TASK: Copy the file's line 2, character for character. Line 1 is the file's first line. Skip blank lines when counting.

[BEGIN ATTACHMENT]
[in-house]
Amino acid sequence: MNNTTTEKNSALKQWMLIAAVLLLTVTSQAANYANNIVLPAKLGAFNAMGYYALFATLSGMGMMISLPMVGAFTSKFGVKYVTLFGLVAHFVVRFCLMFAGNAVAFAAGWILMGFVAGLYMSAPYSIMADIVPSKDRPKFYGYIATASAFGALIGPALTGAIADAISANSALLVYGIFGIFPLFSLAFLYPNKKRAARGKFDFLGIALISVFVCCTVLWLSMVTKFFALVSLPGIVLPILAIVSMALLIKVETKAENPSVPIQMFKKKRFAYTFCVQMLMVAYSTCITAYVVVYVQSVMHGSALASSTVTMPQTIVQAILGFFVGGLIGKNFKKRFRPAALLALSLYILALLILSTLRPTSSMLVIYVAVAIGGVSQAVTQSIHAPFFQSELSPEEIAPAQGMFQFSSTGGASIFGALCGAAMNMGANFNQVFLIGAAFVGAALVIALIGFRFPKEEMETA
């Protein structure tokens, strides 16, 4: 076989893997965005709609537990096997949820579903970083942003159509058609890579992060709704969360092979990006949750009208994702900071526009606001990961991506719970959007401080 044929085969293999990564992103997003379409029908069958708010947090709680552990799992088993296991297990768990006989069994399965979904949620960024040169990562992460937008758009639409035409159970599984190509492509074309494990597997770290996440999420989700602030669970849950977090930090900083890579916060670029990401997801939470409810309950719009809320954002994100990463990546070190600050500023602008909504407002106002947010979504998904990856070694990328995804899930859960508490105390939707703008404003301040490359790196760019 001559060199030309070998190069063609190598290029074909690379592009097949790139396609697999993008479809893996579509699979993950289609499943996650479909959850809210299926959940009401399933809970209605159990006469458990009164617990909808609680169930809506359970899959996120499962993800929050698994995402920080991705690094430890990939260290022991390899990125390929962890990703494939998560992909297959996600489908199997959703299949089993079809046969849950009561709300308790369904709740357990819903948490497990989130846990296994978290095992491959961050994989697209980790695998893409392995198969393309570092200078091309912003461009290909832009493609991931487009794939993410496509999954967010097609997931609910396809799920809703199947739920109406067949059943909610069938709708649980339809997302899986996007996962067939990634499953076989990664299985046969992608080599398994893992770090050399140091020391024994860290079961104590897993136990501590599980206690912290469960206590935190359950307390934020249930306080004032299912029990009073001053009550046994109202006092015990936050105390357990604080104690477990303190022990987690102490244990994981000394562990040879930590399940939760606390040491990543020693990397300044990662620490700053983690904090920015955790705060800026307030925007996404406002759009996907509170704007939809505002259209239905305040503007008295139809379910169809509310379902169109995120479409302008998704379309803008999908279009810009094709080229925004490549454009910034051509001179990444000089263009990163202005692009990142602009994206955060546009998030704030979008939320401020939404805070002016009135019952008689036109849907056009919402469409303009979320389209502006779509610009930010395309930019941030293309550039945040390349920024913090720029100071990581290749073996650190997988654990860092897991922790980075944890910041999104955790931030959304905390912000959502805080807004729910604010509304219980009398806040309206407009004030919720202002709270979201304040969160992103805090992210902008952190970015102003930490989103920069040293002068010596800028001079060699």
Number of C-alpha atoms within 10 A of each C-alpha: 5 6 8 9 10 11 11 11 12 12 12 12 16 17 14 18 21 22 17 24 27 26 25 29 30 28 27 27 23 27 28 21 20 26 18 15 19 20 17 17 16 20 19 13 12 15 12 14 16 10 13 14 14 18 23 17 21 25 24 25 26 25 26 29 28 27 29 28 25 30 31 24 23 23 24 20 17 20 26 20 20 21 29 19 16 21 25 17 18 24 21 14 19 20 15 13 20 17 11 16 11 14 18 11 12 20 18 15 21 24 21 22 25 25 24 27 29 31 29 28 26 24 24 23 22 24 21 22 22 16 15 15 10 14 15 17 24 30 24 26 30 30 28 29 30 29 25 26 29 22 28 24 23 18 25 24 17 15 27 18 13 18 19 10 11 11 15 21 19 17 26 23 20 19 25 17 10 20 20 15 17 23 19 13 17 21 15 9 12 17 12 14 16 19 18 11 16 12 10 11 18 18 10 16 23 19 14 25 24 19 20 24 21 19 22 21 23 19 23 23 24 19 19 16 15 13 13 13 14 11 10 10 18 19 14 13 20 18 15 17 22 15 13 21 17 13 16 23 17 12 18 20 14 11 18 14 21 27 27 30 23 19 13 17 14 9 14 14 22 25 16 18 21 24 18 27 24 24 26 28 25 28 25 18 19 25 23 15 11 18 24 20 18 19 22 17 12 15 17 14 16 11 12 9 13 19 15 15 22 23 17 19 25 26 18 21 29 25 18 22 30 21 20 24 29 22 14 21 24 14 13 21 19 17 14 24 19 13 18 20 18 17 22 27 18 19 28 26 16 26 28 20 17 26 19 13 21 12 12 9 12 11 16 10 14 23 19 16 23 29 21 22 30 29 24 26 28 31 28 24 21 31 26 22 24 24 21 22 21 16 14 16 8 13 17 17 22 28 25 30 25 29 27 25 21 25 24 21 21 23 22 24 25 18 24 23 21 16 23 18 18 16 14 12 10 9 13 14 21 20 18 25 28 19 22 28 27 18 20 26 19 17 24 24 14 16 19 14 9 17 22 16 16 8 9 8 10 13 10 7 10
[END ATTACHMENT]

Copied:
Amino acid sequence: MNNTTTEKNSALKQWMLIAAVLLLTVTSQAANYANNIVLPAKLGAFNAMGYYALFATLSGMGMMISLPMVGAFTSKFGVKYVTLFGLVAHFVVRFCLMFAGNAVAFAAGWILMGFVAGLYMSAPYSIMADIVPSKDRPKFYGYIATASAFGALIGPALTGAIADAISANSALLVYGIFGIFPLFSLAFLYPNKKRAARGKFDFLGIALISVFVCCTVLWLSMVTKFFALVSLPGIVLPILAIVSMALLIKVETKAENPSVPIQMFKKKRFAYTFCVQMLMVAYSTCITAYVVVYVQSVMHGSALASSTVTMPQTIVQAILGFFVGGLIGKNFKKRFRPAALLALSLYILALLILSTLRPTSSMLVIYVAVAIGGVSQAVTQSIHAPFFQSELSPEEIAPAQGMFQFSSTGGASIFGALCGAAMNMGANFNQVFLIGAAFVGAALVIALIGFRFPKEEMETA